Lets not forget that being “distributed” means every single person who replicates the repository has their own copy of the data.  That sounds fine when every person is in a different country, but when you have one thousand employees all working at the same company, your employees all have (at least) 1000 copies of your repo. Even worse, if you “encourage” your employees to do their development on network shares, your IT department is responsible for providing storage and access to 1000+ copies of the SAME data.  I’ve heard rumors about how expensive SAN/networked storage can be, and I can’t imagine any company wants to have to pay for that.

Off-line Development?  Sounds rogue to me.

Off-line development sounds good on the surface. ” I can make updates on the plane!” And lets face it, in today’s world, that’s about the only place a tech-savvy engineer DOESN’T have access to the internet.  How long would someone be flying that they would need to make multiple commits and/or check multiple revisions of a file?  If you KNOW that you will need this data, you could easily check out these revisions ahead of time using centralized CMS. And if you need to make multiple commits, it’s not that hard to just make a copy of the file when you’re done so you can commit it the next time you have internet access.  Really, there’s no reason to move to an entirely different CMS like Git JUST so you can work off-line.

And besides, how much ACTUAL work can you do while disconnected from the rest of the world?  Can you really keep track of all the problem reports or change requests offline?  But at the same time, you couldn’t possibly keep track of all the corresponding changes YOU are making to the source code?  What if someone sent you an email with the details you need, or worse, sent you an email with changes/revisions SINCE you got on the plane?  You might do 4 hours of work, then find out Joe sent you the wrong data.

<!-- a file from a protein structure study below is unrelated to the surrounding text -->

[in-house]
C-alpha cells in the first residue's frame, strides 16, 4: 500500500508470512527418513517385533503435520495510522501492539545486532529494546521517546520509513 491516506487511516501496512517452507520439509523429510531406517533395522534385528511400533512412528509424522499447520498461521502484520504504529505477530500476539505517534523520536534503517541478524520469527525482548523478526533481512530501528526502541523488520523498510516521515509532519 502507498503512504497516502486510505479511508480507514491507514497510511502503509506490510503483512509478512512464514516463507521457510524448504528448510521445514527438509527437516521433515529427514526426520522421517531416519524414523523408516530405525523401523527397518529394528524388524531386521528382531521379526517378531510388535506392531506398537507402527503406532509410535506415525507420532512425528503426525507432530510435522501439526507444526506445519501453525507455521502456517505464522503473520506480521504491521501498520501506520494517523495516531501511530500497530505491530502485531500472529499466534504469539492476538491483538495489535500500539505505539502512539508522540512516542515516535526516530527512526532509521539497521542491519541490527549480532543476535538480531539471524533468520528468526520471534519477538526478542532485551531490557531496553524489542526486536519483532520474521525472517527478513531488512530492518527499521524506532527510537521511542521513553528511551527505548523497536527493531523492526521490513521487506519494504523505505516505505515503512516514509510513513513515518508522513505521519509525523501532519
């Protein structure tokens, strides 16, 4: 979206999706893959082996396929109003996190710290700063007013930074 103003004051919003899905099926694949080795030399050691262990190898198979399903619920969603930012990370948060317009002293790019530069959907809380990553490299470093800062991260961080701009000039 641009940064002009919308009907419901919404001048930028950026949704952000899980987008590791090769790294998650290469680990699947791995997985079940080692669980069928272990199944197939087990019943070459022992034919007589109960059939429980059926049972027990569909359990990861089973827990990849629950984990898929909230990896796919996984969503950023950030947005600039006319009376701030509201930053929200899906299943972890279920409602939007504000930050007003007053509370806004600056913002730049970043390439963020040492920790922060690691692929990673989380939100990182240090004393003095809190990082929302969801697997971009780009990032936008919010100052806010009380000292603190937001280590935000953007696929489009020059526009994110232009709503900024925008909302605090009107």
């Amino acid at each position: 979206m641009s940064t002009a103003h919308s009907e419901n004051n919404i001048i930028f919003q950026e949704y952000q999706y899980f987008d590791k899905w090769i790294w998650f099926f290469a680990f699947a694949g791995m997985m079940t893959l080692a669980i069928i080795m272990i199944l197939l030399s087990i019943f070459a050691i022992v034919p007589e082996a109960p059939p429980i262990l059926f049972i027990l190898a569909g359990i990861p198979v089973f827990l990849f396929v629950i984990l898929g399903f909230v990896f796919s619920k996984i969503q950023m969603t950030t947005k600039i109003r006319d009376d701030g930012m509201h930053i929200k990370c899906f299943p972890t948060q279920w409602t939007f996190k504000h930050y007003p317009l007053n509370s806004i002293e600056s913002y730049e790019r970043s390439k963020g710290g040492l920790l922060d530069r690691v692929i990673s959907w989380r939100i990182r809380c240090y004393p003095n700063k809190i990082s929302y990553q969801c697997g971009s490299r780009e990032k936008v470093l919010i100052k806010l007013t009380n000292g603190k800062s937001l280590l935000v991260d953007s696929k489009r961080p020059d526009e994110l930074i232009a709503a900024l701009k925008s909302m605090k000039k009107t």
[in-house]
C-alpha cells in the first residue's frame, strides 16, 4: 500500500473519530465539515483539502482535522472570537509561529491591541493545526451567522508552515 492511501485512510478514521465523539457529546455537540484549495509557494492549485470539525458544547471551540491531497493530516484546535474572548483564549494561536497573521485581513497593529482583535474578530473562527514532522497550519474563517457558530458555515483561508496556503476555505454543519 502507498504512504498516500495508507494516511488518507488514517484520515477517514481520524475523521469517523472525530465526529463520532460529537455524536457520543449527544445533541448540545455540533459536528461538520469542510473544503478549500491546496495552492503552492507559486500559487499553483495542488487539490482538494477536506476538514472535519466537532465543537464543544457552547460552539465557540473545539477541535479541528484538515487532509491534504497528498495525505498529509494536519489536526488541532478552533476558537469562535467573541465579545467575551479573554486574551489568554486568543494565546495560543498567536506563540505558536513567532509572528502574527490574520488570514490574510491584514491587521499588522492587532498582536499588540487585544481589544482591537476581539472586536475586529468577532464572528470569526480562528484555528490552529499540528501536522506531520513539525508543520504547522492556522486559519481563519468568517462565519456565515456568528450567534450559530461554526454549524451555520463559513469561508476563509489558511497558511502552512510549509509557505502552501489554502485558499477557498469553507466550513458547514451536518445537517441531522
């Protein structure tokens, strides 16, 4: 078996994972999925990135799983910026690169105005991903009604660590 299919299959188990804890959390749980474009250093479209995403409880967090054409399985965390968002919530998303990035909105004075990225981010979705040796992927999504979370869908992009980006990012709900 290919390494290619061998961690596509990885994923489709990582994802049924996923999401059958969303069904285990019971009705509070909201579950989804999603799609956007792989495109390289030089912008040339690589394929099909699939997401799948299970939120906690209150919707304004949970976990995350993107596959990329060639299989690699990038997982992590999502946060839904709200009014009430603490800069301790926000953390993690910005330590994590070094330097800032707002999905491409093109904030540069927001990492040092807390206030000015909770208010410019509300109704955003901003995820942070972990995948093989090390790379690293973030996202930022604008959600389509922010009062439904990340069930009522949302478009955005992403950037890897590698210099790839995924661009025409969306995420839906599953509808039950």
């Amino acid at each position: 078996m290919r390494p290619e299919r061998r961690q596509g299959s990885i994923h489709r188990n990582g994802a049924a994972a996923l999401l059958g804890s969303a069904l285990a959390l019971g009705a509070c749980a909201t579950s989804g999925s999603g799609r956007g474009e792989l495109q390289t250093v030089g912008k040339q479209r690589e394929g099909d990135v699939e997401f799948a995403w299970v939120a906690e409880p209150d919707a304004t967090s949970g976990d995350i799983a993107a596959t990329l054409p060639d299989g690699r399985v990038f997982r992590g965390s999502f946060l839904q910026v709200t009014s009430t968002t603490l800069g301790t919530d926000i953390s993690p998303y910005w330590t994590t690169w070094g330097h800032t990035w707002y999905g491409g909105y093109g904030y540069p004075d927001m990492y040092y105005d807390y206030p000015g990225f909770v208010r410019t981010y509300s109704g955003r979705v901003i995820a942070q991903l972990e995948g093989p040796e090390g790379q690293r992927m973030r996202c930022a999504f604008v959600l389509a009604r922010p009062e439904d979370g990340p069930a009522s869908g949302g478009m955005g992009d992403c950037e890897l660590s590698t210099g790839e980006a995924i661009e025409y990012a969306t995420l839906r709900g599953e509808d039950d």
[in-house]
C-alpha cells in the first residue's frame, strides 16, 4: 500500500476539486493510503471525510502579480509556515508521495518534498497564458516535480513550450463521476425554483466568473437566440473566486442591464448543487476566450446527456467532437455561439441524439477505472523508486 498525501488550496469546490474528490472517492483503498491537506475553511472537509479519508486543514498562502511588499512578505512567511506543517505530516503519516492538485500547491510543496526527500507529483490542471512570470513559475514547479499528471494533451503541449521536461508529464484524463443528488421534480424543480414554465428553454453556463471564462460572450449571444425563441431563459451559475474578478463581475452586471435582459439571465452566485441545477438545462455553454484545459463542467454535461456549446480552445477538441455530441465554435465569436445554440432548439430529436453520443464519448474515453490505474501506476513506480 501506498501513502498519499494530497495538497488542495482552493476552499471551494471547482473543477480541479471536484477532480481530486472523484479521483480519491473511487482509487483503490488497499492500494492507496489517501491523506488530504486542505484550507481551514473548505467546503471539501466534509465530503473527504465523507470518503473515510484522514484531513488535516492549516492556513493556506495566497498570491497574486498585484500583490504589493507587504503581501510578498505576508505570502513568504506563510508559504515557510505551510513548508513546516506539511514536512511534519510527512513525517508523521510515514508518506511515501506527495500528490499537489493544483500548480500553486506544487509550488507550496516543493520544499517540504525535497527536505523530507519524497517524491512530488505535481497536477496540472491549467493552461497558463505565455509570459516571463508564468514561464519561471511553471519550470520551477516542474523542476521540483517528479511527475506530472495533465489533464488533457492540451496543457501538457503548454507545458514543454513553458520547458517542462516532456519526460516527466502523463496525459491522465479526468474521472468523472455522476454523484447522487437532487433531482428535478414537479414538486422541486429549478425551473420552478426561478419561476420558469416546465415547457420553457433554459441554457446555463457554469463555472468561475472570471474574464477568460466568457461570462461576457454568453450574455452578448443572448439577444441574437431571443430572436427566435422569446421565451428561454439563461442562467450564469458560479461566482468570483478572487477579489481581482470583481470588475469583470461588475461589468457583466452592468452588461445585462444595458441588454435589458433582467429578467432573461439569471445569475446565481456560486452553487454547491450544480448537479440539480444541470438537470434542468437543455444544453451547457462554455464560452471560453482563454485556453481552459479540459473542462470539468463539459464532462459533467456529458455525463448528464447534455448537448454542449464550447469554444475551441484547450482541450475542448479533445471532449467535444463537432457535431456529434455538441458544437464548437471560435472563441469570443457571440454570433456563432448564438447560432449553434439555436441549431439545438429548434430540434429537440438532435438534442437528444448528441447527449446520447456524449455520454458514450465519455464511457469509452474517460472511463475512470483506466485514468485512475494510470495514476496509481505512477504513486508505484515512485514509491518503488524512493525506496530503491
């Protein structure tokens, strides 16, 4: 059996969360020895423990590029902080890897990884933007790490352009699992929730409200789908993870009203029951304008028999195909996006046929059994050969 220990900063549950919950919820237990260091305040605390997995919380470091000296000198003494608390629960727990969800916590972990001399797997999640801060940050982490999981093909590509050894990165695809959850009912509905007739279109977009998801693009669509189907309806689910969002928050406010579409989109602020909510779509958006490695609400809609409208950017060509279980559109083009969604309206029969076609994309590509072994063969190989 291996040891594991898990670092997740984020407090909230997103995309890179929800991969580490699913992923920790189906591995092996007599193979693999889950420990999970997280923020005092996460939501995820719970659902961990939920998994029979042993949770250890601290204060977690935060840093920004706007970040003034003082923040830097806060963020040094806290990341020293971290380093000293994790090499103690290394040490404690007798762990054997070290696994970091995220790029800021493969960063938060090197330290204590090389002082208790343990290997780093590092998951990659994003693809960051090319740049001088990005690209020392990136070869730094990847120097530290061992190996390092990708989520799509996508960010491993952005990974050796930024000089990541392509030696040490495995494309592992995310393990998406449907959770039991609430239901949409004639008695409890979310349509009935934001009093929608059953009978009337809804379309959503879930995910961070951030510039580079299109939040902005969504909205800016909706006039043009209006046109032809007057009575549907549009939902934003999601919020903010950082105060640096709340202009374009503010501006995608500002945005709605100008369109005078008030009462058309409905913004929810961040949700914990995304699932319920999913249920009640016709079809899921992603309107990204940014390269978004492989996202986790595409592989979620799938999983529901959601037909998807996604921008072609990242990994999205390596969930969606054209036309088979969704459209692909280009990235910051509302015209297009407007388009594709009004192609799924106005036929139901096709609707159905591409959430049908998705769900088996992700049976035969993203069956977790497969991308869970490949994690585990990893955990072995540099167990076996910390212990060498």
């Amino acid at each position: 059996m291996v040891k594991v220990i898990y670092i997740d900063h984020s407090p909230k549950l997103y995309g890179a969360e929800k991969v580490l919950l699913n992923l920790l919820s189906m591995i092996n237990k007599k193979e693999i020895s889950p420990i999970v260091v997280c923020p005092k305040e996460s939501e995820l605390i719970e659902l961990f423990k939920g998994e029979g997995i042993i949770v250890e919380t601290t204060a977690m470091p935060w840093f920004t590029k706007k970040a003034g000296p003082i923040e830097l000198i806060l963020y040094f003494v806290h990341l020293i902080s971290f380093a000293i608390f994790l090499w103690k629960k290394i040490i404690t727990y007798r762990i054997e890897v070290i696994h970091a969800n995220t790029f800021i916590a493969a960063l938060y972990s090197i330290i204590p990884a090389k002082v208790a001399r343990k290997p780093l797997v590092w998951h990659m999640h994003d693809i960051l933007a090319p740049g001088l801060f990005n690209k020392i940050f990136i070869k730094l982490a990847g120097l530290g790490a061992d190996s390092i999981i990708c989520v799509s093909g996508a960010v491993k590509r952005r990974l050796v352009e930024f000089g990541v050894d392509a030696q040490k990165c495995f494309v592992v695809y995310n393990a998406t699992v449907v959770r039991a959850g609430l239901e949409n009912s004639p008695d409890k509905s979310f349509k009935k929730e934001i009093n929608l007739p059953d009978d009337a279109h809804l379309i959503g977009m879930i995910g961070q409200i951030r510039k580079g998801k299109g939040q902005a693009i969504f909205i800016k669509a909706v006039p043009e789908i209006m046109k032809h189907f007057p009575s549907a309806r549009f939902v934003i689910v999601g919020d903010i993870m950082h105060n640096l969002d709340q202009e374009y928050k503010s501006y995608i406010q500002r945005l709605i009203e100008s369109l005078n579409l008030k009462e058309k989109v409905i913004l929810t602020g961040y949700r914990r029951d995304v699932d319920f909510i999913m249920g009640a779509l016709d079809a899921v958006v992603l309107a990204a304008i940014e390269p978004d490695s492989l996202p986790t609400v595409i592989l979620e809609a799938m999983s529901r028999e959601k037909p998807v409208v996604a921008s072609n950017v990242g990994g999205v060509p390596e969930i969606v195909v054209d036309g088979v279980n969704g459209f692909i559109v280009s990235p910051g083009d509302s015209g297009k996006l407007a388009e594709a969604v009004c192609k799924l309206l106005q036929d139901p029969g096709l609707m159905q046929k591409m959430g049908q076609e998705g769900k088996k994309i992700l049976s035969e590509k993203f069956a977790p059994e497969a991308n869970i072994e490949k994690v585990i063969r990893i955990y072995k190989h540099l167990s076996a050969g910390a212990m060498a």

Contributions Cannot be Ignored

When someone makes a pull request to your repo, they have already PUSHED their files to your repo, and the request show’s up in your repo overview.  YOU must take time to address this requests, regardless of it’s value.   I could go onto GitHub right now and push all kinds of nothing to various repos, and someone will have to waste their time clearing them out (or they would build up eternally).  I won’t do it, but I could.  There is something to be said about centralized servers where you can control the access, but granted, this is (should be) a moot point where companies use Git internally.  I just don’t understand under what situation having a stranger push data to your repo could be beneficial.  What happened to communicating with other developers?  Synchronizing what needs to be done and where?  If Joe makes a change in his branch, why can’t he just send me an email saying he made a change he wants me to check out?  Did the whole CMS really need to be designed around the ability for Joe to push his changes to my repo then send me a “pull request”?

 

What’s It All Mean?

It doesn’t really mean anything.  My opinion on the matter is totally irrelevant.  Some people see benefits and choose to use Git (Linus Torvalds obviously saw a benefit when he created it).  However, I imagine most other people use it because “it’s Git”.  GitHub seems to really be helping out the adoption of Git.  Not sure what happened to SourceForge or why people switched or choose GitHub over SourceForge (especially when SourceForge lets you choose between Git, SVN, or Mercurial).  I suppose it’s how FireFox got so popular over Opera, then Chrome over FireFox, marketing.  Anyway, I just needed to rant.

Ok, so while creating my Agbar game, I wanted to play around with particles.  I’m think of making the world destroyable, and this would involve individual particles.

So, I created ParticleWorld.  The example is shown in the video below.


In this video, there are 7 sources of particles (in seven different colors).  One source sprouts up from the bottom middle like a fountain, two come up from the corners, two flow down from the corners, one sprouts in the center (almost like a firework), and there is a constant (orange colored) “rain”.